image3Here we see the ROTALIGN ULTRA laser (on the right) mounted on magnetic bolt hole bracket to the flywheel of a methane gas engine, overcoming the axial space limitations posed by the shim disk-pack type coupling.


Here we see the ROTALIGN ULTRA receiver mounted on offset support posts on a compact magnetic bracket, overcoming both an axial space limitation preventing use of the chain brackets and a radial obstruction posed by the pipe seen in the foreground on the left.


Here we see the ROTALIGN SMART EX receiver mounted on a compact magnetic sliding bracket, overcoming both an axial space limitation and a situation in which the shaft cannot be turned by hand. Instead, the magnetic sliding bracket is slid around the solid coupling hub to each measurement position while the laser is rotated past the receiver as the other shaft is rotated using the Pass Mode measurement mode for uncoupled shafts.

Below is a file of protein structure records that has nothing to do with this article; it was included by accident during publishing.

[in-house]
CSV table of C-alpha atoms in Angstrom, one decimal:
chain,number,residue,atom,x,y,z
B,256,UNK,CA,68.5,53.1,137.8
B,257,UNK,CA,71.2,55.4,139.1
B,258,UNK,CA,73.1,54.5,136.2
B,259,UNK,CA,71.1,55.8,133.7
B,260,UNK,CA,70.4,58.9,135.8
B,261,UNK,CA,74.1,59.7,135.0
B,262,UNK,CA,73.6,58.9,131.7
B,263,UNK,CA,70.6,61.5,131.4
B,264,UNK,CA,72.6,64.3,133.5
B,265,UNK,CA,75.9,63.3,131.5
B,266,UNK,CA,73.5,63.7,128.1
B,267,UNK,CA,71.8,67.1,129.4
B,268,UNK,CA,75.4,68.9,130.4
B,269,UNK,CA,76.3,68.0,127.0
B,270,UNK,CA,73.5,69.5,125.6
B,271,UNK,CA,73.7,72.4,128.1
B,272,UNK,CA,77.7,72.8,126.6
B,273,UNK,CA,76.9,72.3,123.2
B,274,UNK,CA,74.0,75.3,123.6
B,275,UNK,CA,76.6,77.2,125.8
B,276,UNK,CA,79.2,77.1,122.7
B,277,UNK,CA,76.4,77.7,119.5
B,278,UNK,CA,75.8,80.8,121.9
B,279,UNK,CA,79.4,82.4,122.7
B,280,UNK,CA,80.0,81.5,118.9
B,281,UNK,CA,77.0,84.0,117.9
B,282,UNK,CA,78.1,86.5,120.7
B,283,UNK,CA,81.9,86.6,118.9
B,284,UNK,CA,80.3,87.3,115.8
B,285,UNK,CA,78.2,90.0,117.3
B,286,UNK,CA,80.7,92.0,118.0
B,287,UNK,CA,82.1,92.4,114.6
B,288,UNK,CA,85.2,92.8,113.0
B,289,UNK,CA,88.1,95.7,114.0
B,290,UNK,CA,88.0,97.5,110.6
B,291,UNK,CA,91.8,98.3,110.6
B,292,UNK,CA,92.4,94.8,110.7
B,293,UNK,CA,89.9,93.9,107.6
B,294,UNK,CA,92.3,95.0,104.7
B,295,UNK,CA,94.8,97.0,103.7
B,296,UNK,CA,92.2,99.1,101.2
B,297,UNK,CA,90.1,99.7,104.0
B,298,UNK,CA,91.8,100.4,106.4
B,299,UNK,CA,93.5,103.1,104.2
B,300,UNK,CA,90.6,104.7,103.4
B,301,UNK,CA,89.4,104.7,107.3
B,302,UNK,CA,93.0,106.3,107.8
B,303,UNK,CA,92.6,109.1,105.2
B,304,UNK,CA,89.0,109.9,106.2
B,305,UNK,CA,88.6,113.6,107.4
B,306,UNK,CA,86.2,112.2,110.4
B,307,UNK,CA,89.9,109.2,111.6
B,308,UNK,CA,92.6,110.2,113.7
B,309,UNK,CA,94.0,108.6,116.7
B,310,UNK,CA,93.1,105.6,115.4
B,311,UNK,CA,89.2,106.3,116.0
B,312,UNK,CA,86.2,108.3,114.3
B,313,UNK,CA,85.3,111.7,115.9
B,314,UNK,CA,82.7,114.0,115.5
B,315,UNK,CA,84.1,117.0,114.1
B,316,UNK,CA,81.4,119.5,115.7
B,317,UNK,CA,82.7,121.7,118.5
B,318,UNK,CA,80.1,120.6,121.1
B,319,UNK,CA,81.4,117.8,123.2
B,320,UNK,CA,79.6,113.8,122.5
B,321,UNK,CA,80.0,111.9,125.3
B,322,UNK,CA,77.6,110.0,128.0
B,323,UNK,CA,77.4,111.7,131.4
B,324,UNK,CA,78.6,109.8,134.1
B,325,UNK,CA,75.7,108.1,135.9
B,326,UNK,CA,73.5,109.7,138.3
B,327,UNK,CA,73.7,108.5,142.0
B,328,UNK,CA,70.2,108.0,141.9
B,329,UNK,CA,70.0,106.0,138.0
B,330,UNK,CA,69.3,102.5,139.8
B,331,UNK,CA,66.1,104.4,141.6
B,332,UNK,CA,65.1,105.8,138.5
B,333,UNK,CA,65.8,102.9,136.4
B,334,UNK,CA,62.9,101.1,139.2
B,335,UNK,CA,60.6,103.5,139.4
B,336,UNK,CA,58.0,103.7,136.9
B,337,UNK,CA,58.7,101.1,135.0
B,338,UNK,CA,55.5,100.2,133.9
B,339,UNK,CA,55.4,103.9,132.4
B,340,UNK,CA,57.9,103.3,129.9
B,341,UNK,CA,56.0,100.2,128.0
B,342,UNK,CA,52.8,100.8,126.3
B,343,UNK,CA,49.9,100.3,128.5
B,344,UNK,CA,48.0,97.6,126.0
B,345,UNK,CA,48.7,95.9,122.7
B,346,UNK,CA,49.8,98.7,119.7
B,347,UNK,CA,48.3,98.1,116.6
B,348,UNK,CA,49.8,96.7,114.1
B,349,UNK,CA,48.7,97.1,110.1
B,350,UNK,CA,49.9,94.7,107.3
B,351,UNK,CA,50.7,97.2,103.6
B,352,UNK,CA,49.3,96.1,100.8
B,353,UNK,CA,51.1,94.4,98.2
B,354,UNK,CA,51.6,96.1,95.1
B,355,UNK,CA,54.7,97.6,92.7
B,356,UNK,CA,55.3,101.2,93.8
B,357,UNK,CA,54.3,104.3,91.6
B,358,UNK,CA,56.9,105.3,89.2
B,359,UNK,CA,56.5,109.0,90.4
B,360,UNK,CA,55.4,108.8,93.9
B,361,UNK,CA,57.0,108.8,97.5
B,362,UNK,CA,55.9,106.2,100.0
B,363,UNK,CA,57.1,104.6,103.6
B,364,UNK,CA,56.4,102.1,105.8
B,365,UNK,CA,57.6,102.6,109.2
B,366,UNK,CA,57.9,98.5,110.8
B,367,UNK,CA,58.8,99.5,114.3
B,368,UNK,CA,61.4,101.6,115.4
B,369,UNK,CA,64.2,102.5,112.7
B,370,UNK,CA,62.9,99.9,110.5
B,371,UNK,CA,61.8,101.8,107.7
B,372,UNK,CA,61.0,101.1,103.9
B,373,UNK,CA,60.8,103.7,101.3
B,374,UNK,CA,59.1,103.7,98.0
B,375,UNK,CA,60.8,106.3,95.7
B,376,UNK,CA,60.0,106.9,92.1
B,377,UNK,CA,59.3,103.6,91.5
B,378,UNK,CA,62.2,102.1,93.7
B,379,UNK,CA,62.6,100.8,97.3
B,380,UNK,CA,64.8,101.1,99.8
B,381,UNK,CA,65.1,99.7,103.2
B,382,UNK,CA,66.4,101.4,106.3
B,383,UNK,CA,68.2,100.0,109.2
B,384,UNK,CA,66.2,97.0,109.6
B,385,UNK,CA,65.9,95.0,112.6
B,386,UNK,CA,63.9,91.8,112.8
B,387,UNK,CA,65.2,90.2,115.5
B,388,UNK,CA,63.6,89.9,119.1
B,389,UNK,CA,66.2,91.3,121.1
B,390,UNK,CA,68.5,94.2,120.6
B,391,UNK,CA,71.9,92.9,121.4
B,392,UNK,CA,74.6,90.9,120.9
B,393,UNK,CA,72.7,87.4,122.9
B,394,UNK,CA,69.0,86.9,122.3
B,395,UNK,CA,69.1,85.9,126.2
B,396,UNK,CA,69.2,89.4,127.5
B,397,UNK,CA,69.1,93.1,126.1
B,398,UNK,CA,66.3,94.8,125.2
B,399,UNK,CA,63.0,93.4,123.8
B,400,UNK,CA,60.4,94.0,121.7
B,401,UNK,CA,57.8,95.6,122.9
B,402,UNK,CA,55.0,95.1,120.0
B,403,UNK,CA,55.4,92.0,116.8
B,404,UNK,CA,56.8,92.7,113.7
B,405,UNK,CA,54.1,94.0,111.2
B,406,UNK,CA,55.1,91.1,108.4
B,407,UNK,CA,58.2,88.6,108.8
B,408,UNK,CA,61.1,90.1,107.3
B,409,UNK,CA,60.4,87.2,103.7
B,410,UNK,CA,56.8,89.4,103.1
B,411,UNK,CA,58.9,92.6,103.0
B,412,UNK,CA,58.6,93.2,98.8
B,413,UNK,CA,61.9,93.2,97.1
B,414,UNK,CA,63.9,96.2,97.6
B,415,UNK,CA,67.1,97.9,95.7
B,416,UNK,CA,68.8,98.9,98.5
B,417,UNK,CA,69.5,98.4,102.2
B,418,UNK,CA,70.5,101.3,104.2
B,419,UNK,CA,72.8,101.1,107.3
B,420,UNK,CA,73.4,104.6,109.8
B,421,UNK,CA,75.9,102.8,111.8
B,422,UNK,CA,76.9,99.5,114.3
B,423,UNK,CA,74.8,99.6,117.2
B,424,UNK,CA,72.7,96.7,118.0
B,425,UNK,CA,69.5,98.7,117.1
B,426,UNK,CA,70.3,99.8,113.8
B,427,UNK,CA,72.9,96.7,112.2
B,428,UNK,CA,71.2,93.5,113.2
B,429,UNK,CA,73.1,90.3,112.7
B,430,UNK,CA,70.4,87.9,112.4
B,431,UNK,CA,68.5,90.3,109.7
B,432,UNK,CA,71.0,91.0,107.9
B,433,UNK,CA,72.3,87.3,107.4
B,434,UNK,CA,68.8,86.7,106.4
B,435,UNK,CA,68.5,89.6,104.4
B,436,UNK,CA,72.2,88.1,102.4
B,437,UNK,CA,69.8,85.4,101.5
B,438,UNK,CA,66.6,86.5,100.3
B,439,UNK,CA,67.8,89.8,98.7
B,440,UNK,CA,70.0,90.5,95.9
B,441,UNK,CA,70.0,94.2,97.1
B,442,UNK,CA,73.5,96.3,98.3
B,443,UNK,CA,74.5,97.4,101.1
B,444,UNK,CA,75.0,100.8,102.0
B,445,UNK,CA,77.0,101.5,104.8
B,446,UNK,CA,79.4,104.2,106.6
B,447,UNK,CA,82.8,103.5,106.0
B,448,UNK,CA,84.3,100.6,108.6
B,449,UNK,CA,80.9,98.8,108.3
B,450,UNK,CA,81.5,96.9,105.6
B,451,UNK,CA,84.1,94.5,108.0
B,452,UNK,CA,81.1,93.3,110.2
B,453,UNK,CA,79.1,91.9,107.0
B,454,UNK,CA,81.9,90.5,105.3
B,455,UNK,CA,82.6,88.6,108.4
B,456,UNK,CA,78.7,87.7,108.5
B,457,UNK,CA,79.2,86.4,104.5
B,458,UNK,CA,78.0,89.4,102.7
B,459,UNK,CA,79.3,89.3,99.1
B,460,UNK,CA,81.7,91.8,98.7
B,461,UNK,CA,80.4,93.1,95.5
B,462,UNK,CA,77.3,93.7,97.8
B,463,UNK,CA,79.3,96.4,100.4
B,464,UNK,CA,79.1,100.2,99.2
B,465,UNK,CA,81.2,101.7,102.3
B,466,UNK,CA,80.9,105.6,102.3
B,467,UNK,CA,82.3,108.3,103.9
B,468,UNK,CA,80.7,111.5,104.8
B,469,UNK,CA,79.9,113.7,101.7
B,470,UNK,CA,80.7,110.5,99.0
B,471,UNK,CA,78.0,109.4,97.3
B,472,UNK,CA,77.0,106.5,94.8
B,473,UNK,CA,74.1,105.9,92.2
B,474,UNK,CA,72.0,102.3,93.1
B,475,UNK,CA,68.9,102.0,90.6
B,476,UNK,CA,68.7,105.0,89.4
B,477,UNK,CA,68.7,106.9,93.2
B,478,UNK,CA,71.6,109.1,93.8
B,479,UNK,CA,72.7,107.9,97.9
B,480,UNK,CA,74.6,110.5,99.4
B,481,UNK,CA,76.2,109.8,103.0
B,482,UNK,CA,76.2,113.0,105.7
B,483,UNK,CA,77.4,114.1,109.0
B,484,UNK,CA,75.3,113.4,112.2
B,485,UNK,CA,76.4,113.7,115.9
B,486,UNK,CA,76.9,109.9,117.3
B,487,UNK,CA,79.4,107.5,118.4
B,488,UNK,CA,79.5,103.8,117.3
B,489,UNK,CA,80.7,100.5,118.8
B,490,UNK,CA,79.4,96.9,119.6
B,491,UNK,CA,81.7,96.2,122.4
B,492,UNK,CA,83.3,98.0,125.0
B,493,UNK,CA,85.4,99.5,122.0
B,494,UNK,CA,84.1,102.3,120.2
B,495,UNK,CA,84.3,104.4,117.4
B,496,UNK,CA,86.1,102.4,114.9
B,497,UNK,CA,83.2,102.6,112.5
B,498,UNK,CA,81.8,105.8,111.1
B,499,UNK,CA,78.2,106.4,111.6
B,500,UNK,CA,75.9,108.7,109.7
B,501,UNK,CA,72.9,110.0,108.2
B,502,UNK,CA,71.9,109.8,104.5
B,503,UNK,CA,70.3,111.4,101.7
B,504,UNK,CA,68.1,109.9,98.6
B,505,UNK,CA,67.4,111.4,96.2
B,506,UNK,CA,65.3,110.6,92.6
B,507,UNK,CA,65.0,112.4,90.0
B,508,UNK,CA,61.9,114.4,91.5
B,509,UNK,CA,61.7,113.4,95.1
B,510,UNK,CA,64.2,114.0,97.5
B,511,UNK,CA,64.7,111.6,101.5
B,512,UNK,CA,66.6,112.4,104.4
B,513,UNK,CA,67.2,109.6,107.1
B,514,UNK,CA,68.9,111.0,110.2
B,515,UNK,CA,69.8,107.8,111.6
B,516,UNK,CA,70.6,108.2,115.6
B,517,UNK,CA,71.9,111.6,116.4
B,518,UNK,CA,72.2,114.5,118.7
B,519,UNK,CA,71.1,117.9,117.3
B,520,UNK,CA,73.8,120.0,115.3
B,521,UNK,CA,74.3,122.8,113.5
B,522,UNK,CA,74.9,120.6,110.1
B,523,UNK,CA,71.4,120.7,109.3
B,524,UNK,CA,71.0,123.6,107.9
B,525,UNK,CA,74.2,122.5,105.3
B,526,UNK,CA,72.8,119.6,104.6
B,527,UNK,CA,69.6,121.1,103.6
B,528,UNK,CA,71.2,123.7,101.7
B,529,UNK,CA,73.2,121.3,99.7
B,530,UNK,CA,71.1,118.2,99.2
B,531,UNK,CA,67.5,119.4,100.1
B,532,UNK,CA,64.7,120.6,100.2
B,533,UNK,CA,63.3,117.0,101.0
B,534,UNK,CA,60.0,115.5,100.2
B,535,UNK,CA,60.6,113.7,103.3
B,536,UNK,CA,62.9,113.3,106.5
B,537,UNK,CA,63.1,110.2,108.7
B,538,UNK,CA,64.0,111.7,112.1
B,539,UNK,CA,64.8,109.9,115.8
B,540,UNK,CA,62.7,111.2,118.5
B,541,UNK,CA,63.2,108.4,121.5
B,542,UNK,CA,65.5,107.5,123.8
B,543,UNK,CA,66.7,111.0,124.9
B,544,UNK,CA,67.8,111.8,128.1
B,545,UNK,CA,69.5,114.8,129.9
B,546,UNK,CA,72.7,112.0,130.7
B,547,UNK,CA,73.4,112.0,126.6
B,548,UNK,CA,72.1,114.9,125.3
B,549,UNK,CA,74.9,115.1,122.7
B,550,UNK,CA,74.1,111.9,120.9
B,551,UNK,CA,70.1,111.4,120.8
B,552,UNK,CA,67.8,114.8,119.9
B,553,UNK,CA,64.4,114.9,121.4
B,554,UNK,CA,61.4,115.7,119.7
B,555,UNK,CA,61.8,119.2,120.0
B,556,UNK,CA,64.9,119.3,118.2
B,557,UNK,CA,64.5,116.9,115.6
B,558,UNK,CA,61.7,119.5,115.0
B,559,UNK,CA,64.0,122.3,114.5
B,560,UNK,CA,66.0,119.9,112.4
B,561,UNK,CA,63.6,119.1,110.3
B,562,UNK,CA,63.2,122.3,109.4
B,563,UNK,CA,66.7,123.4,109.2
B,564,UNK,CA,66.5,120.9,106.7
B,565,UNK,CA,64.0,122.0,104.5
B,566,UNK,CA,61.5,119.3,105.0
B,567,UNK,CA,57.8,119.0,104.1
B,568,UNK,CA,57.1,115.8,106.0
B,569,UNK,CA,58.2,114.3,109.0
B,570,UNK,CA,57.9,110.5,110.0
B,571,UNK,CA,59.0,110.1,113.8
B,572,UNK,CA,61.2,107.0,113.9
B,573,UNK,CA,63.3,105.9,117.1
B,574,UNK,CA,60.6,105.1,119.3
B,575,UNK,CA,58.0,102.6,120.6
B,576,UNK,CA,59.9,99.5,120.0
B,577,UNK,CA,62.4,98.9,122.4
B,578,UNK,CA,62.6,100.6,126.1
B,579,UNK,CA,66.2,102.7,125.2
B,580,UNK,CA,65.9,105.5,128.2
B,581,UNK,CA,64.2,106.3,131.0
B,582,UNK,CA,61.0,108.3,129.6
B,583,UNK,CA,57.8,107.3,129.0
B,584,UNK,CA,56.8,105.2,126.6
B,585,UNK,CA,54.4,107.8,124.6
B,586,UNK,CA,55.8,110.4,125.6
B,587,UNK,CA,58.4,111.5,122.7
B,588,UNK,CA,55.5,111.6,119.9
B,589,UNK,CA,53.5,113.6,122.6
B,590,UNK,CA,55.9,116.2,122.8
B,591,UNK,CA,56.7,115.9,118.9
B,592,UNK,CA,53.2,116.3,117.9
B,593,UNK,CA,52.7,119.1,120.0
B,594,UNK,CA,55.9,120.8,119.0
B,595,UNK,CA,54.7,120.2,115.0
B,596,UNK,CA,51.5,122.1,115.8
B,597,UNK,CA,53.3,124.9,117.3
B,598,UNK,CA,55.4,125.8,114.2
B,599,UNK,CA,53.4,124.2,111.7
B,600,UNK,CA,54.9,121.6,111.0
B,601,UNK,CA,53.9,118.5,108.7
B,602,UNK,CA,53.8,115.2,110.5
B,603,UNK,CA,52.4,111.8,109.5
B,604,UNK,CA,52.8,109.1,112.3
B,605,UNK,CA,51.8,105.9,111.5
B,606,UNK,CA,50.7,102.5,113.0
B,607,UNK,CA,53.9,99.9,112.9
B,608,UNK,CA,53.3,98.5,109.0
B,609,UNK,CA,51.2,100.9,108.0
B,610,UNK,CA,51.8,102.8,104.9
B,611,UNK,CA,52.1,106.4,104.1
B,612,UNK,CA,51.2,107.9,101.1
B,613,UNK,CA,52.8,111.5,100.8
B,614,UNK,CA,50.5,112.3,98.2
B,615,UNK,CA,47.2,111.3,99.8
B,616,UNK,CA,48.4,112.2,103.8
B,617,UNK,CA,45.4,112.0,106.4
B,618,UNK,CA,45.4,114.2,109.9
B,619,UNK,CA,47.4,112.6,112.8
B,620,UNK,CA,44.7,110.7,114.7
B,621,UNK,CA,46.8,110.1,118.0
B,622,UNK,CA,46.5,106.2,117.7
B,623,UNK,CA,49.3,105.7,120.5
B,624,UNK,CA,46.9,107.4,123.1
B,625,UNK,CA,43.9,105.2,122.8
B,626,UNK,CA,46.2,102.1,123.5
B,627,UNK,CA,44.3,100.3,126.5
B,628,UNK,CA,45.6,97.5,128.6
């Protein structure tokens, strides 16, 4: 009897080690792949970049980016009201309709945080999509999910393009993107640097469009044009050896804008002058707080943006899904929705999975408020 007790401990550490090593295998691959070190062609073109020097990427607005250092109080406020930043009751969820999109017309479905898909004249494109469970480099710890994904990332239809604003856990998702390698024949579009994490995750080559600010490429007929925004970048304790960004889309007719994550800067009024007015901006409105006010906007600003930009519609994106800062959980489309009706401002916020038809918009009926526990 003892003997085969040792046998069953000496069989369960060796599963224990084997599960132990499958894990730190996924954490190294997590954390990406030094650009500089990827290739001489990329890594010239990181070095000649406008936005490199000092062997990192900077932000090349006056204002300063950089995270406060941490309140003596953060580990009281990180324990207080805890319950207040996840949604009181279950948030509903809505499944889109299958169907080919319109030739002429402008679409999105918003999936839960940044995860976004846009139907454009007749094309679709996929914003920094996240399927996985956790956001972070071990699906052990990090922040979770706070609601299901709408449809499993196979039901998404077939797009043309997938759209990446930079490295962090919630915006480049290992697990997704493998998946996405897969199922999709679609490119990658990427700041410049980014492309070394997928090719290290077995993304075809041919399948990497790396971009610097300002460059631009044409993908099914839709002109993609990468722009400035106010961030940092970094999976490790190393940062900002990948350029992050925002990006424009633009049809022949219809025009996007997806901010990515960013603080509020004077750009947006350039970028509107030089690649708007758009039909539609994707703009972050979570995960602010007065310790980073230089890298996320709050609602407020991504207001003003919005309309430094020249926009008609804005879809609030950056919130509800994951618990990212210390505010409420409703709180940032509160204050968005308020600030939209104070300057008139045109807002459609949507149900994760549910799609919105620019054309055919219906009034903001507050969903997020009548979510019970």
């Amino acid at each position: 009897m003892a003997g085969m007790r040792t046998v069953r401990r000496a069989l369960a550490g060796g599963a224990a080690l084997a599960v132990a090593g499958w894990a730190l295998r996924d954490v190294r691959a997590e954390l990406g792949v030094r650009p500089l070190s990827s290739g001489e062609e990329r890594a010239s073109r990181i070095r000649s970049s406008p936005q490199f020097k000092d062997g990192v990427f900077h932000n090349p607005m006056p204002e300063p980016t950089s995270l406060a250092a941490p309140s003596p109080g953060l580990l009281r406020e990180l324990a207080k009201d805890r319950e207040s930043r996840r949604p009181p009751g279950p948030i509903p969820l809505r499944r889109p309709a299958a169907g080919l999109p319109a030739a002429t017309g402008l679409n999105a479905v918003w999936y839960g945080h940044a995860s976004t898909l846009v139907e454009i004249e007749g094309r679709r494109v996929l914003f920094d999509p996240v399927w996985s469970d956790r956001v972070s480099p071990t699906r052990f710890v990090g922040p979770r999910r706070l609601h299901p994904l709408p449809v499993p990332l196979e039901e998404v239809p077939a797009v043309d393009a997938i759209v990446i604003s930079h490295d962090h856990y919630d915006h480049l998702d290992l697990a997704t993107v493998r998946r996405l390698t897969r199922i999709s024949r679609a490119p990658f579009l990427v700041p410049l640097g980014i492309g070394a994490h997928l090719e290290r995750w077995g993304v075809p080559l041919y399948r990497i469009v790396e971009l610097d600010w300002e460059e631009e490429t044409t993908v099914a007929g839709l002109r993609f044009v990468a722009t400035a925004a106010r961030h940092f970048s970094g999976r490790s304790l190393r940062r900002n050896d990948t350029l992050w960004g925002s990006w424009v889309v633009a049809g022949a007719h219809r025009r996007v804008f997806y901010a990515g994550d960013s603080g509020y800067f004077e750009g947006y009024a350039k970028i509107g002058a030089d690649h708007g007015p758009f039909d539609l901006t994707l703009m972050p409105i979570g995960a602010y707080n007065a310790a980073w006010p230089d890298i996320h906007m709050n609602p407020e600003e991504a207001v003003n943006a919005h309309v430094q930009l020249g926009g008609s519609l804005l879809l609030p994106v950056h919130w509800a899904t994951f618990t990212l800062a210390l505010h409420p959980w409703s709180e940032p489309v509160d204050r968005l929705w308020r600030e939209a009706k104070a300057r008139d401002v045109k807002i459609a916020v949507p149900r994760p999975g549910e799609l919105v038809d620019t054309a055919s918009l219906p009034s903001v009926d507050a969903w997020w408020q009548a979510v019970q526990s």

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Successful Project with WEARSCANNER particle counter at Pumping Station

May 19, 2015

A facility just replaced several 1,000 HP slurry pumps with a massive 4,000 HP slurry pump at a pumping station. As part of this project, Ludeca supplied a WEARSCANNER particle counter that is installed on the oil return line just before the filter. This system reports partials per minute for different particle ranges and relays this data via Modbus to the process control computer. During the initial start-up the particle counter showed particles passing through the counter with the worst range reporting 6 parts per minute in the 100 to 125 micron range. The startup oil was changed and the filter replaced.  As a result, the particle count has now dropped to zero in all of the ranges.